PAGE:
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Captain Allen's Lecture

Captain Allen's Lecture image
Parent Issue
Day
14
Month
February
Year
1896
Copyright
Public Domain
OCR Text

The Unitarian ohurch was crowded last Sunday evening on occasion of the service in cotumeraoration of the birth of Abraham Lincoln and to listen to Captain Allen'saddressupon "The Greatest American." The captain had au easy task in showing that Lincoln was the greatest American. The orator was at nis best and he held the rapt attention of the audienee from beginning to end. His picture of the early childhood and manhood of Lincoln was brief and very graphic but hislecture was maiiily direoted to Lincoln's official life as president. Lincoln was great as a reasoner as a writer, as an orator, as an execucive and as a statesman. The seoret history of the stirring times of the rebellion as it gradually finds the ligbt begius to show that Lincoln was also a great general and military commandar. He was not, by any means, a mere figure-head as comander-in-chief of the greatest armies of modern times. Not a snccessfnl campaign was planned. not a saccessful battlefought that was not foreshadowed and inspired by him. His greatness was shown by his absolute lack of vauity, conceit and petty jealousy of others. He did not in the least envy the glory of the great civil ians like Stauton Snmer, Stevens and Wade - not a general commanded the whole army f or whose snccess he did not labor aud pray. He had no care about who obtained the glory if only the great cause conld be gained and his country saved. Filling the greatest office upon earth, with all its awfnl responsibilities upon him, he was as sincere ,as simple hearted, as self-forgetting as a child. He walked through the streets of fallen JRichmond alone, unheralded, without display, while crowds of negroes silent and uncovered looked upon him with awe as he passed. As he carne up from the lowest ranks of the people 30 he never feit above them and his only arnbition as president was to give expression to their thoughts and wishes. No American public man ever carne so near the hearts of the oommon people as Abraham Lincoln and he is likely to grow oloser and closer in their loving remembrances as the ages pass away. After the lapse of only thirty years his character begius to be enveloped by popular legends and myths. Already we begin to see forming the character of another Charlemagne and the time is probably coming when poetry and song will picture the generĂ¡is and statesmen of his time as knights of the Round Table. It would be well if Captain Allen 's address conld be delivered in very town in the country ; its effeot upon the young, especially, could not be otherwise than elevating and inspiring. Lincoln cannot be taJkel abont too mnch, his glory is the heritage of the common people, his fame is destined to be an heirloom of the race.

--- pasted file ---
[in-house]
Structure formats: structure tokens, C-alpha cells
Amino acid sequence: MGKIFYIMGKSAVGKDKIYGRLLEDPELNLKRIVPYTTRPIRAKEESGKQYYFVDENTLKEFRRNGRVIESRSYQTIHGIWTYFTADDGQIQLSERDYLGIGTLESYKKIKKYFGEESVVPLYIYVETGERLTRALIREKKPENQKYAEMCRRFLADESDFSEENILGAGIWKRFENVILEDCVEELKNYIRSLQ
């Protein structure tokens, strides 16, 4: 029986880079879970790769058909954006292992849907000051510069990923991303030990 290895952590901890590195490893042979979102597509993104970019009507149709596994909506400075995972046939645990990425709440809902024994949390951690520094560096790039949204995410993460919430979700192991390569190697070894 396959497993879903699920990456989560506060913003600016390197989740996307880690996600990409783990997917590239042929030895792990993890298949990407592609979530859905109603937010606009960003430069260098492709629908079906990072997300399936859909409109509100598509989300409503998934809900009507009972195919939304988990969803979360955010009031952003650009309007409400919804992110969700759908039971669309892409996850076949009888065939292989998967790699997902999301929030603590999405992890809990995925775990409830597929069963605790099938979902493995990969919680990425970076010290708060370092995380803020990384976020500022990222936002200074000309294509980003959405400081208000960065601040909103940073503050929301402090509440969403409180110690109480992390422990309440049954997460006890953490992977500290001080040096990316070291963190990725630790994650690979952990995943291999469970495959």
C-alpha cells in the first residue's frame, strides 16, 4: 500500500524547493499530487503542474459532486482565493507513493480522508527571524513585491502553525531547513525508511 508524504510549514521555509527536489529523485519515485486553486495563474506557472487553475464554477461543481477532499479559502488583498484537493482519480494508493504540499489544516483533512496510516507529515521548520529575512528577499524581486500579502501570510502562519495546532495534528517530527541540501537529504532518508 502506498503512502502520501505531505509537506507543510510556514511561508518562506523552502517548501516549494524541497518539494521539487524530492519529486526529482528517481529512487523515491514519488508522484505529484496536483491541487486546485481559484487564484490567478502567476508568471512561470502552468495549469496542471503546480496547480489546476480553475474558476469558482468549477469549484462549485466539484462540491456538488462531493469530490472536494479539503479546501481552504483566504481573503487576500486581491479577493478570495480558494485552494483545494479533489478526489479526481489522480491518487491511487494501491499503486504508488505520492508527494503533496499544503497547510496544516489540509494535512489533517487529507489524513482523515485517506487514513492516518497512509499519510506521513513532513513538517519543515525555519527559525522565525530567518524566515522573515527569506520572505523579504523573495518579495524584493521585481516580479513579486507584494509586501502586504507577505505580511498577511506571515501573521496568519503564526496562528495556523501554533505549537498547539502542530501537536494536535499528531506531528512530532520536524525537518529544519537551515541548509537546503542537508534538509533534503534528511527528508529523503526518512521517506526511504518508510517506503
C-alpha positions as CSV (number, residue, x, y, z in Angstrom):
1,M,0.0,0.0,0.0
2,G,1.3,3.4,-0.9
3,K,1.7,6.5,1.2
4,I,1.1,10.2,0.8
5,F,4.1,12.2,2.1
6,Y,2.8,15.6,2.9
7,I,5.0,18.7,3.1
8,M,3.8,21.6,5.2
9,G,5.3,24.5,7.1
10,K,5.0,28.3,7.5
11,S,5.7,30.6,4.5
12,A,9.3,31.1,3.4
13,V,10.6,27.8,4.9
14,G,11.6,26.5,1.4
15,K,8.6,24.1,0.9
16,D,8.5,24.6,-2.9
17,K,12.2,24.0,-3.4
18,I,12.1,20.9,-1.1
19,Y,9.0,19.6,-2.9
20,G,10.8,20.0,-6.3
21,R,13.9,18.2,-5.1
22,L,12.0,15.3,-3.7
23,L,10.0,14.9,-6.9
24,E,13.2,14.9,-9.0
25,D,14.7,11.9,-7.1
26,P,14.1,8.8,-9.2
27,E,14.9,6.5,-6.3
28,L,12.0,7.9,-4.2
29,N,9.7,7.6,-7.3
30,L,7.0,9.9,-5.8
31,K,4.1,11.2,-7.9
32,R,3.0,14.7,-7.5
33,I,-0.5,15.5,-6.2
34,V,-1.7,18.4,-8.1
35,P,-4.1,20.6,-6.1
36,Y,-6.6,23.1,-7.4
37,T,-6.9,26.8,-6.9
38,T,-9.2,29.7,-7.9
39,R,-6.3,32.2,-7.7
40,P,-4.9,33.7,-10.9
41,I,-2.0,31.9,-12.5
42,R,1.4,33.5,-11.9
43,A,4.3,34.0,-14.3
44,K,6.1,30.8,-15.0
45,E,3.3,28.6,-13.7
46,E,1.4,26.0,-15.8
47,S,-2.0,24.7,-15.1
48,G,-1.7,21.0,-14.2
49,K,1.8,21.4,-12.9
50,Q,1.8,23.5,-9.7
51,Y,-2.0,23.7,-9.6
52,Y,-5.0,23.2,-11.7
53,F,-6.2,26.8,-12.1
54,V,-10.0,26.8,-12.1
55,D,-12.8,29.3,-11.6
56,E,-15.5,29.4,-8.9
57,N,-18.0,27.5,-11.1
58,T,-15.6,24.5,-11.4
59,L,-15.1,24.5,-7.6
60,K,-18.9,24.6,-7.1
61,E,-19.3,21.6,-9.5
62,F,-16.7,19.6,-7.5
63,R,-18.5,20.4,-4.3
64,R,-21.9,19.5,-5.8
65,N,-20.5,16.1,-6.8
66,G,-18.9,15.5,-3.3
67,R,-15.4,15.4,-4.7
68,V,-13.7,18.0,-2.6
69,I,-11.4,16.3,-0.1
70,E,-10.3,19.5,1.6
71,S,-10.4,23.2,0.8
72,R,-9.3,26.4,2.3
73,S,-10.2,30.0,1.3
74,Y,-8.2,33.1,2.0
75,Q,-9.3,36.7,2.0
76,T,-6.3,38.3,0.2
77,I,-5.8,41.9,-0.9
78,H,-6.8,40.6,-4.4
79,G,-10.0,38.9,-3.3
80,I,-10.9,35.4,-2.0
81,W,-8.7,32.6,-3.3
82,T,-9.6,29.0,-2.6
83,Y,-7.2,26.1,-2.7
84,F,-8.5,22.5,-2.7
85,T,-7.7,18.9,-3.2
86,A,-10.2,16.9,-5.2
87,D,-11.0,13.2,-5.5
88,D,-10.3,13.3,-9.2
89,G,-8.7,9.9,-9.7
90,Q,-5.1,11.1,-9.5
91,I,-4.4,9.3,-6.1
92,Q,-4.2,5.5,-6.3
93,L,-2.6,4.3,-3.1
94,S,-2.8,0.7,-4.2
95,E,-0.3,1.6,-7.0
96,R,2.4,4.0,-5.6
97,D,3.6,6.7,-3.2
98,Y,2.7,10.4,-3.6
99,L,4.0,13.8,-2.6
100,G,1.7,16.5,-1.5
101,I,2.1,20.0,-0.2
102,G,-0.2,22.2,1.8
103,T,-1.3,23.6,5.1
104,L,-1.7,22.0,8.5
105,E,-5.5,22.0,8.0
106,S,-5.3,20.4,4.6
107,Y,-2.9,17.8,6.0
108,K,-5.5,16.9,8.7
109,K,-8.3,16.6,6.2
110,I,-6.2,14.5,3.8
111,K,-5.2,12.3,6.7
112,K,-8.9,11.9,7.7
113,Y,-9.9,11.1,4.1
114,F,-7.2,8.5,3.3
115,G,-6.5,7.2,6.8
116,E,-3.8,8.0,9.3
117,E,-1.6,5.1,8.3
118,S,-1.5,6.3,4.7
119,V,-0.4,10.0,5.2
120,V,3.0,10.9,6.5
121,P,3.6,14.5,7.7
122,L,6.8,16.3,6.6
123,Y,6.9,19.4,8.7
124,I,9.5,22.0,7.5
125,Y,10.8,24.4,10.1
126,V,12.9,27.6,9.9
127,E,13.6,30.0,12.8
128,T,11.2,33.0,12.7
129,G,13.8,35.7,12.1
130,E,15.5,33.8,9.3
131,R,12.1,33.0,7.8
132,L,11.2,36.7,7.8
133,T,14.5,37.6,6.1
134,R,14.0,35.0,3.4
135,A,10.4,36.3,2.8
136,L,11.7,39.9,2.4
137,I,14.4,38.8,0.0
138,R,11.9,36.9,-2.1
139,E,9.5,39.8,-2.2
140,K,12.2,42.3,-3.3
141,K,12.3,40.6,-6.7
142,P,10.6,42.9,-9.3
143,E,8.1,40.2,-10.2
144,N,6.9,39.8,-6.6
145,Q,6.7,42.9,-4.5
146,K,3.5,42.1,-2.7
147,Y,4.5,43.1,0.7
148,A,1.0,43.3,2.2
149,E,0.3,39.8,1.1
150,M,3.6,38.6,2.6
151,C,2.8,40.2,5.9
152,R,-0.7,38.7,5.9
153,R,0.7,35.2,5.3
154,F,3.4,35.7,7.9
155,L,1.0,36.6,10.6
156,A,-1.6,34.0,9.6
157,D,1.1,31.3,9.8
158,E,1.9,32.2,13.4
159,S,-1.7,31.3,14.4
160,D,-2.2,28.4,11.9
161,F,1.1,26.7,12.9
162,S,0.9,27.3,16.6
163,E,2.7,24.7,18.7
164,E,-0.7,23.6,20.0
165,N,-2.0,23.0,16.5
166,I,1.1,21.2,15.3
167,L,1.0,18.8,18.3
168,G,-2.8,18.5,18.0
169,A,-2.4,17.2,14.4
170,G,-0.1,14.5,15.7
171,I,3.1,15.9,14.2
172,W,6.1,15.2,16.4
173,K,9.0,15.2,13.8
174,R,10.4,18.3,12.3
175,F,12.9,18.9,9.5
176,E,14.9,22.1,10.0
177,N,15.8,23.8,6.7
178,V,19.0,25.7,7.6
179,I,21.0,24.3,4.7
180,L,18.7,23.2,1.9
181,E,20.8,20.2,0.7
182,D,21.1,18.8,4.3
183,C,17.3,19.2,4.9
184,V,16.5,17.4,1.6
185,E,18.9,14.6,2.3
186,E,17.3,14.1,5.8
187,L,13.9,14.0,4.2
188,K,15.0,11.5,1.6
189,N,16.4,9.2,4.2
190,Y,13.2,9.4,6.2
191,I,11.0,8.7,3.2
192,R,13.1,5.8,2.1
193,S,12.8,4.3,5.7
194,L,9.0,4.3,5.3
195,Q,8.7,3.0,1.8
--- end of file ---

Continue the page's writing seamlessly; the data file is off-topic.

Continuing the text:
Article

Subjects
Ann Arbor Argus
Old News